Types Of Exercise
Exercise provides many health benefits - from fitness to increased physical and mental energy. In order to prepare yourself for a exercise routine, you need to research which exercise is right for you and how to fit a new exercise program into your daily schedule.
1 AnswerNatalie Castro-Romero, MS, RD, Nutrition & Dietetics, answered on behalf of Baptist Health South FloridaIt is best to eat more than two hours but less than four hours before exercise. Your body prefers to run on the sugar (glucose) in your blood. Carbohydrates like bread, potatoes, pasta, rice, cereal, crackers or fruit are good foods to eat before exercise because they quickly break down into glucose. After exercise, carbohydrates quickly replace glucose your body used during exercise. Remember to drink plenty of water before and during a workout.
1 AnswerRonald Tolchin, DO, Physical Medicine & Rehabilitation, answered on behalf of Baptist Health South FloridaWeekend warrior syndrome is what happens when you don't exercise at all during the week and then overdo your exercise on the weekend. Weekend warriors may exercise for several hours without stretching properly beforehand and get into awkward positions while twisting and turning during exercise. The result can be pain in your back or other body parts.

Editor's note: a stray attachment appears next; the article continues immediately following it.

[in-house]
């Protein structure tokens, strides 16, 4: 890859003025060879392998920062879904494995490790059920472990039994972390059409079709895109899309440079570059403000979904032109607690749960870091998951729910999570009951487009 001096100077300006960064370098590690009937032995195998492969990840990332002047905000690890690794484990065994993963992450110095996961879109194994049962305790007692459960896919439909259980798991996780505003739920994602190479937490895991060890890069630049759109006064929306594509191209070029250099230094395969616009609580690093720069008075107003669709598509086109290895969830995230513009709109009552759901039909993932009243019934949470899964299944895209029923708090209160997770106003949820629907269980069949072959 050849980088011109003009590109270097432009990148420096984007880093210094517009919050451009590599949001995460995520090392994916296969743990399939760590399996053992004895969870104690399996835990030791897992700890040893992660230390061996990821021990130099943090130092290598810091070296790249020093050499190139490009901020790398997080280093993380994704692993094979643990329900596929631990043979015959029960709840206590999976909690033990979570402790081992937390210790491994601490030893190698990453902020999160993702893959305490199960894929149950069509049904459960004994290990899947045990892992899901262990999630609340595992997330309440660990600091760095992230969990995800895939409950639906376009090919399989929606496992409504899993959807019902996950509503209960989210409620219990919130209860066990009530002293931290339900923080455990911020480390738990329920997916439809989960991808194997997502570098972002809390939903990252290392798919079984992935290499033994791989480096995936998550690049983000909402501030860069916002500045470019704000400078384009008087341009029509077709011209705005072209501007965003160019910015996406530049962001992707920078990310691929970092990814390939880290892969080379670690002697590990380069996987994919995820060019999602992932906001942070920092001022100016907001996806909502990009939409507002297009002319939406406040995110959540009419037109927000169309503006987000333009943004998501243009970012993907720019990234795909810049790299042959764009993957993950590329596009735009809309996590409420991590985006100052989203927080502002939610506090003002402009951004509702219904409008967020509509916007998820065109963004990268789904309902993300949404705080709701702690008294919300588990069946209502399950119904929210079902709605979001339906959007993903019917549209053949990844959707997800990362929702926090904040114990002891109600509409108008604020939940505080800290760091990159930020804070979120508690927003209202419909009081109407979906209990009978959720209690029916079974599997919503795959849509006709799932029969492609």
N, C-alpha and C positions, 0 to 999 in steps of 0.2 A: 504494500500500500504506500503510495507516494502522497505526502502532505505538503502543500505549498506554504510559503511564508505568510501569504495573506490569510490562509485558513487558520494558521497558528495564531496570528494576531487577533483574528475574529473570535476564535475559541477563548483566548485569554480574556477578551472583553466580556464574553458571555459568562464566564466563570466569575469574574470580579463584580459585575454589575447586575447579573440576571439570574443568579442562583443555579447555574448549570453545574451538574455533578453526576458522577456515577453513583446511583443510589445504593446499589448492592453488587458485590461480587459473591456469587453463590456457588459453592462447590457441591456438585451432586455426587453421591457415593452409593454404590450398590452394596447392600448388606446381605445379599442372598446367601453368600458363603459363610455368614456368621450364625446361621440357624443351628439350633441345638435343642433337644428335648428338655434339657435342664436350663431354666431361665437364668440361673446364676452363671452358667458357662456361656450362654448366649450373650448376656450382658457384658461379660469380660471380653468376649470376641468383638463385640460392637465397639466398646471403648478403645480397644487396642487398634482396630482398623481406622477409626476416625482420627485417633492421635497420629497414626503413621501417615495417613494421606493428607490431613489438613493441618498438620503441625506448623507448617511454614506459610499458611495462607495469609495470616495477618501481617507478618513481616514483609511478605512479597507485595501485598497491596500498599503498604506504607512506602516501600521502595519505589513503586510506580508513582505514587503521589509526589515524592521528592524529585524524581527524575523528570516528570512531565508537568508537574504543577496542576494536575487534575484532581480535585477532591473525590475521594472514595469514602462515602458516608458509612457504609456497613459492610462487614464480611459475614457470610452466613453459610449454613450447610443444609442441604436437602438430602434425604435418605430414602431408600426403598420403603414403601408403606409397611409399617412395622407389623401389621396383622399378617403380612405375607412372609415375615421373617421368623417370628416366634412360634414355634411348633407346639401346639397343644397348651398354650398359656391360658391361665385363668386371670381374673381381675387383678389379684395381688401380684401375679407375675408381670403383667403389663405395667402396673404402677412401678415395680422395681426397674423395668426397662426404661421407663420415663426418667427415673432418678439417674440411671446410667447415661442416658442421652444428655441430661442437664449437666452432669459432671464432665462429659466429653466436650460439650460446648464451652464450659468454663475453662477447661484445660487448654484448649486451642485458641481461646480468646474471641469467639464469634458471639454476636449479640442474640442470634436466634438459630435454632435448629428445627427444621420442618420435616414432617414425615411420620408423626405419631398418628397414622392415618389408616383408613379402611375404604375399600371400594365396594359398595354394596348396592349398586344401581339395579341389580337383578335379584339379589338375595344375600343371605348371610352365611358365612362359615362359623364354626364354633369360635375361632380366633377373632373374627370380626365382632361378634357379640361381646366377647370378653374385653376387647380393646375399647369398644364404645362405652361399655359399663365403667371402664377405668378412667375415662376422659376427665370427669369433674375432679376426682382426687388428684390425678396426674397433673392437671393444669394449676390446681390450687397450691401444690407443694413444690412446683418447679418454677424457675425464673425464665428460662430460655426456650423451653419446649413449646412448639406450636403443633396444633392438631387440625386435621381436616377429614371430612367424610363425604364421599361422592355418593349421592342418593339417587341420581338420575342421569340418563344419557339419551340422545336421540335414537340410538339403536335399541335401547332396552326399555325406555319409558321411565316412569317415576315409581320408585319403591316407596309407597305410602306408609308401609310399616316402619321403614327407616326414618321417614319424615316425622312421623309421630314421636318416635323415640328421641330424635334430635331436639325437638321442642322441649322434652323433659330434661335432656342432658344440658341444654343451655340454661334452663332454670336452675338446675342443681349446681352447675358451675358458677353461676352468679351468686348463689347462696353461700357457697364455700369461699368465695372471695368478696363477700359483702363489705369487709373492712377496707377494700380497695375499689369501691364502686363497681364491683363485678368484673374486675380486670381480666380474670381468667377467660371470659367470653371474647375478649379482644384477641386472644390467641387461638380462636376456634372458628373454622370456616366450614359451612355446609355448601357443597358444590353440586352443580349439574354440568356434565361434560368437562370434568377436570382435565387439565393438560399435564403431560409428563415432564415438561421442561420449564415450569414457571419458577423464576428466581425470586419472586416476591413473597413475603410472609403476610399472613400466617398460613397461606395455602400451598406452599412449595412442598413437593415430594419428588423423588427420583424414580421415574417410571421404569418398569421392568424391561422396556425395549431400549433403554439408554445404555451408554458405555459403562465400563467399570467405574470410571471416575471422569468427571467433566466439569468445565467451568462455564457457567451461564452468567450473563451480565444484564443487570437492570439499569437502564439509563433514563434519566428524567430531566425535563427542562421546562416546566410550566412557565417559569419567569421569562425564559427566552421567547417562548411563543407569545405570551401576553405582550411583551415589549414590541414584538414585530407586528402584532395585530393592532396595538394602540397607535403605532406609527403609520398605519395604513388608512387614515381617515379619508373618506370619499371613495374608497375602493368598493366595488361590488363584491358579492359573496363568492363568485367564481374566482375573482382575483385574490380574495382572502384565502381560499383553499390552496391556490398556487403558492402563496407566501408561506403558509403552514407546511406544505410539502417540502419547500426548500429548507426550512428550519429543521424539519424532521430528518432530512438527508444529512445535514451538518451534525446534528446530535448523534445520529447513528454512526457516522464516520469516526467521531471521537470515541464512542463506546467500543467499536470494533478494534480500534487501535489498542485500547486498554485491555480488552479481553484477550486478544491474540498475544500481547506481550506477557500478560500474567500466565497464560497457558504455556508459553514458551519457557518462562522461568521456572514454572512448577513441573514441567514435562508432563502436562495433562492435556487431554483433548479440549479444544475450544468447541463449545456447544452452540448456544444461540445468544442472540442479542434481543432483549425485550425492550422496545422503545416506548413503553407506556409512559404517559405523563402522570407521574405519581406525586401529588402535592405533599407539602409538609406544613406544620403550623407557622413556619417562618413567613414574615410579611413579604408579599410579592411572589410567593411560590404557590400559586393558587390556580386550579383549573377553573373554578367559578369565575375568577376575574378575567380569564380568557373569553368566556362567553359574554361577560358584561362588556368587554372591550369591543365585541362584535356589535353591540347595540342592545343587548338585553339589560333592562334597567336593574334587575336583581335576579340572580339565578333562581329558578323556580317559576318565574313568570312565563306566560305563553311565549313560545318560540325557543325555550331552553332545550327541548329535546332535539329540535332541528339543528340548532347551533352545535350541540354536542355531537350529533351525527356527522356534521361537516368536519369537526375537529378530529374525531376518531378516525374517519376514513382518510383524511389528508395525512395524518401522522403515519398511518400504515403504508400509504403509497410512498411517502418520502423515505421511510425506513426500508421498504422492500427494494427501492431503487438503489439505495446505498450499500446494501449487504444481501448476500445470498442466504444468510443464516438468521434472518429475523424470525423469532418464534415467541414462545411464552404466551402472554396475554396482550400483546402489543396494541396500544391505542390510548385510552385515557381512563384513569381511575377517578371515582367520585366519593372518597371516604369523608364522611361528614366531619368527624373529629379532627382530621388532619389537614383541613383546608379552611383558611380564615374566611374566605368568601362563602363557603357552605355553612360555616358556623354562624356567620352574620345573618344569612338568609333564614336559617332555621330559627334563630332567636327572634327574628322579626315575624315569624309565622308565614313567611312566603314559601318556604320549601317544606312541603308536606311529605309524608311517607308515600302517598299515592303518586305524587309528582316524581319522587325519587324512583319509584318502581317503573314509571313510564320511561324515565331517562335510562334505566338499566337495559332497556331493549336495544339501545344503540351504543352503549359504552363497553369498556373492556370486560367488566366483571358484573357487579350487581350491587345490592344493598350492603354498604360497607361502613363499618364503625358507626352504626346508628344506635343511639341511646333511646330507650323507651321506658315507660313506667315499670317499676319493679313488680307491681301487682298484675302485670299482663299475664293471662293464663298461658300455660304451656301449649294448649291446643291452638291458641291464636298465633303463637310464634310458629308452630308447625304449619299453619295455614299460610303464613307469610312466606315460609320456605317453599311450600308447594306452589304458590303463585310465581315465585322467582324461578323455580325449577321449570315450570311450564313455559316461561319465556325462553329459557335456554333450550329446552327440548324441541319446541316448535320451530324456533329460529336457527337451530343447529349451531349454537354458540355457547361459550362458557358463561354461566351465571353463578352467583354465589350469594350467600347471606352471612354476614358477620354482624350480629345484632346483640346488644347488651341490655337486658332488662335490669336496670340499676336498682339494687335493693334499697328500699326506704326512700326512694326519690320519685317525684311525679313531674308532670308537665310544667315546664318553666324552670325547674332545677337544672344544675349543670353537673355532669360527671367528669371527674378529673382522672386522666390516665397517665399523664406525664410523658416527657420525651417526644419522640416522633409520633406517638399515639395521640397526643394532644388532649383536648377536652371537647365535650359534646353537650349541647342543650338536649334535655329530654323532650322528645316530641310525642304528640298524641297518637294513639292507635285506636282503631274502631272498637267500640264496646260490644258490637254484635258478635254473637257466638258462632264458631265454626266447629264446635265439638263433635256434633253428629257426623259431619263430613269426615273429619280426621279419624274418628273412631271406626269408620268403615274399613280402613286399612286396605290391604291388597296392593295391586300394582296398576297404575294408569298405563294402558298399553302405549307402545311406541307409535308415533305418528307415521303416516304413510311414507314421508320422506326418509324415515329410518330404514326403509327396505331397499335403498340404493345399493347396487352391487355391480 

1 AnswerOne of the most common mistakes exercisers make is not performing a proper warm-up and cool-down before exercise. The benefits of performing warm-ups and cool-downs remains a heated debate in the industry relating to increased risk of exercise-induced injury. However, there is enough scientific evidence to conclude that not preparing one's body for exercise has more risk to potential injury to one to view the warm-up and cool-down as a critical component. Every client should go through a pre-session package movement screen and health-risk assessment. This gives the trainer a good picture of where each and every client’s starting ability is at, if she has any health risks that pose dangers to vigorous exercise, and if she has any movement impairments that could be made worse by an incorrect exercise prescription. Then, a recommended warm-up and cool-down can be built into her program and she can be taught proper exercise techniques and what to do to get her body ready to exercise.